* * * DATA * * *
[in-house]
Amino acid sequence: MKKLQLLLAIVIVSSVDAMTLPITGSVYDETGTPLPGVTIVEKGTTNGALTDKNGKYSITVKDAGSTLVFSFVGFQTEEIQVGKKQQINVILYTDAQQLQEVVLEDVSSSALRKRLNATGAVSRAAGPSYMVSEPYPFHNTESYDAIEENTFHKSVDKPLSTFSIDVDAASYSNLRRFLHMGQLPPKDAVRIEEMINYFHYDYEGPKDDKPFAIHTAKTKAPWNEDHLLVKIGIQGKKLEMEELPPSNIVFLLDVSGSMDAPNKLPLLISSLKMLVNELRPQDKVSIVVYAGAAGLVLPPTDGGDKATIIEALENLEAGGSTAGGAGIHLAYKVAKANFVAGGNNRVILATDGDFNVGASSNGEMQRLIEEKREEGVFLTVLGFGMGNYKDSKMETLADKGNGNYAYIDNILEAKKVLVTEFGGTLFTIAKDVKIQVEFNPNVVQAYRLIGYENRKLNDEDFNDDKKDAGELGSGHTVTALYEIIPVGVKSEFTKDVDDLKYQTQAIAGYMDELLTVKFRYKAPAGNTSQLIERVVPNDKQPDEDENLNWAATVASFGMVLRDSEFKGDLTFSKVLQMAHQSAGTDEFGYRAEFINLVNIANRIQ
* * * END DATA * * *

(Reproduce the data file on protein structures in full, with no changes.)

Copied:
[in-house]
Amino acid sequence: MKKLQLLLAIVIVSSVDAMTLPITGSVYDETGTPLPGVTIVEKGTTNGALTDKNGKYSITVKDAGSTLVFSFVGFQTEEIQVGKKQQINVILYTDAQQLQEVVLEDVSSSALRKRLNATGAVSRAAGPSYMVSEPYPFHNTESYDAIEENTFHKSVDKPLSTFSIDVDAASYSNLRRFLHMGQLPPKDAVRIEEMINYFHYDYEGPKDDKPFAIHTAKTKAPWNEDHLLVKIGIQGKKLEMEELPPSNIVFLLDVSGSMDAPNKLPLLISSLKMLVNELRPQDKVSIVVYAGAAGLVLPPTDGGDKATIIEALENLEAGGSTAGGAGIHLAYKVAKANFVAGGNNRVILATDGDFNVGASSNGEMQRLIEEKREEGVFLTVLGFGMGNYKDSKMETLADKGNGNYAYIDNILEAKKVLVTEFGGTLFTIAKDVKIQVEFNPNVVQAYRLIGYENRKLNDEDFNDDKKDAGELGSGHTVTALYEIIPVGVKSEFTKDVDDLKYQTQAIAGYMDELLTVKFRYKAPAGNTSQLIERVVPNDKQPDEDENLNWAATVASFGMVLRDSEFKGDLTFSKVLQMAHQSAGTDEFGYRAEFINLVNIANRIQ